Last week the Trump Administration released its final figures for the just-completed 2019 fiscal year, and as expected, the fiscal situation continues to look increasingly difficult. According to Treasury Department figures, the FY 2019 deficit rose to $984 billion, representing a $205 billion or a 26.3 percent jump above FY 2018.
As a share of GDP, the federal deficit rose to 4.6 percent, its highest point since FY 2012 in the wake of the financial crisis and the Recovery Act (see graph below).
Net interest on the national debt – essentially, paying for past borrowing, and thus directly related to past deficits – continued its recent uptick, reaching $375.6 billion according to Treasury data. That puts interest payments near 1.8 percent of GDP, versus 1.2 percent a few years ago.
By comparison, based on preliminary White House data and adjusting for the late FY 2019 omnibus, all federal R&D outlays – including defense, energy, space, and other areas – likely ended up north of $130 billion. That means interest payments were nearly triple the size of all federal R&D investments last year.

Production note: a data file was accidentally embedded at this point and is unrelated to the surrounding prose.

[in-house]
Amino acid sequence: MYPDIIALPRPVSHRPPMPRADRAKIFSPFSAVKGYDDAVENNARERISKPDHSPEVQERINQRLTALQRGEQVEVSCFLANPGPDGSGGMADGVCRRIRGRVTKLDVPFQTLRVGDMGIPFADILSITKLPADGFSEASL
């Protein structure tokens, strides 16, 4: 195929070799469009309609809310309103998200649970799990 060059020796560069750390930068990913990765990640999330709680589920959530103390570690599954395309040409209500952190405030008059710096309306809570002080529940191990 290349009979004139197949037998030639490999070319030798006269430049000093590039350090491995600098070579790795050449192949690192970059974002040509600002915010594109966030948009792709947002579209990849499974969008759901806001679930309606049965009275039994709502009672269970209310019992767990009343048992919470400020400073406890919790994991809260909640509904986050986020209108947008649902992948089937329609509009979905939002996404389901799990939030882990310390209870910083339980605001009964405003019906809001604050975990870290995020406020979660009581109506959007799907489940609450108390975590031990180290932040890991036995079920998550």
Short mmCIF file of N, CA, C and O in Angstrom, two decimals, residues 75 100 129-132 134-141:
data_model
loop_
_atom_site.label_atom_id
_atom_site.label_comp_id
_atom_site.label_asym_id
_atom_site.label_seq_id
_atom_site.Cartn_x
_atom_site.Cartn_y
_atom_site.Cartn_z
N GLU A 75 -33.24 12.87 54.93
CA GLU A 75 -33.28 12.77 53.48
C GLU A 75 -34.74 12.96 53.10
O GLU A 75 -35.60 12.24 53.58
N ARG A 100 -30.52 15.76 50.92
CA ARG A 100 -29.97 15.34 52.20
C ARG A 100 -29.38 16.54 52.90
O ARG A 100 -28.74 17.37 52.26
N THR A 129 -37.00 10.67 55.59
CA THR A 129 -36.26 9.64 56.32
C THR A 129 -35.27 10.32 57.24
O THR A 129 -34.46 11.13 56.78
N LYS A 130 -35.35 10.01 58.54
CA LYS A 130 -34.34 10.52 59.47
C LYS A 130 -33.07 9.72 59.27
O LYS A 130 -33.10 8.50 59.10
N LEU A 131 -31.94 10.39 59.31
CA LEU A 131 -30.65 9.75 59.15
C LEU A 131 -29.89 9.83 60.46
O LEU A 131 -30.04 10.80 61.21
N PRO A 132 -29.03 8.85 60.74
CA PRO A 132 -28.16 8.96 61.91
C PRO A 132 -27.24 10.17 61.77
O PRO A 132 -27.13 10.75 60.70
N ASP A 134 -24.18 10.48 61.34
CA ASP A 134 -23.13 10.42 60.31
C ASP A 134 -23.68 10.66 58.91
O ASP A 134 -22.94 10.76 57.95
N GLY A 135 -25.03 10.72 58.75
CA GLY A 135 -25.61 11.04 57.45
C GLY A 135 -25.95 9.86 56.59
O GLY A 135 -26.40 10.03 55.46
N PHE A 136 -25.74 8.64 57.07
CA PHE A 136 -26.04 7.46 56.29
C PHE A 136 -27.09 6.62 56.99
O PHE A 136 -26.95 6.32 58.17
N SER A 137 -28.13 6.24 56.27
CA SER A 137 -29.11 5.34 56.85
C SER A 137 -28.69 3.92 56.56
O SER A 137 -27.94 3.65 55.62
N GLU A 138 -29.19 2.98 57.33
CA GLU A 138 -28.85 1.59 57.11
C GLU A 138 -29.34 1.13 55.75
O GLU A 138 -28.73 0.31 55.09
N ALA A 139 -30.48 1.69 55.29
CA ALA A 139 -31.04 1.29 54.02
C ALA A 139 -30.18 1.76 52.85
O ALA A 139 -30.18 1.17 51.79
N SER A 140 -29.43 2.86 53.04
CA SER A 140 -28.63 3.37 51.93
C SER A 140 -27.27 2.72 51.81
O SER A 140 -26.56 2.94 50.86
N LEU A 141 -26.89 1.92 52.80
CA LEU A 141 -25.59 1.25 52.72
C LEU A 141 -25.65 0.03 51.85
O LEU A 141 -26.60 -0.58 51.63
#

The gap between R&D spending and debt repayment hasn’t been that large in 20 years. See the AAAS historical dashboard to noodle with related spending data.
According to the nonpartisan Congressional Budget Office, this recent rise in interest spending is just the early phase of a much longer-term trend in which interest payments and mandatory healthcare programs increasingly dominate the federal budget. The underlying data for the below chart comes from CBO’s most recent long-term outlook.
Under CBO’s scenario, should it come to pass, interest payments would exceed all defense spending sometime around 2030, and all discretionary spending sometime after 2040. Discretionary spending, of course, is where almost all federal R&D lives, and indications are it’s heading for a prolonged squeeze.
There are multiple factors that lead to the above scenario. For instance, an aging American population and rising healthcare costs continue to drive health and retirement spending, while tax revenues fail to keep up – and the 2017 tax reform bill played a role in this. The recent budget deals to raise the spending caps and pave the way for increased science funding have also contributed to this scenario, as they were mostly deficit-financed (unlike earlier cap deals in 2013 and 2015 which included a variety of spending offsets).
Essentially, policies that led to some of the largest research funding increases in years will also contribute to a squeeze on that same funding in the long-term.
The bottom line is, given current trends and absent a broader fix, Congress will likely have only limited ability to ramp up R&D investments in the years ahead. This helps explain the emphasis on public-private-academic partnerships by current White House science policy leadership. Such partnerships may well grow in prominence out of necessity, as resources remain scarce.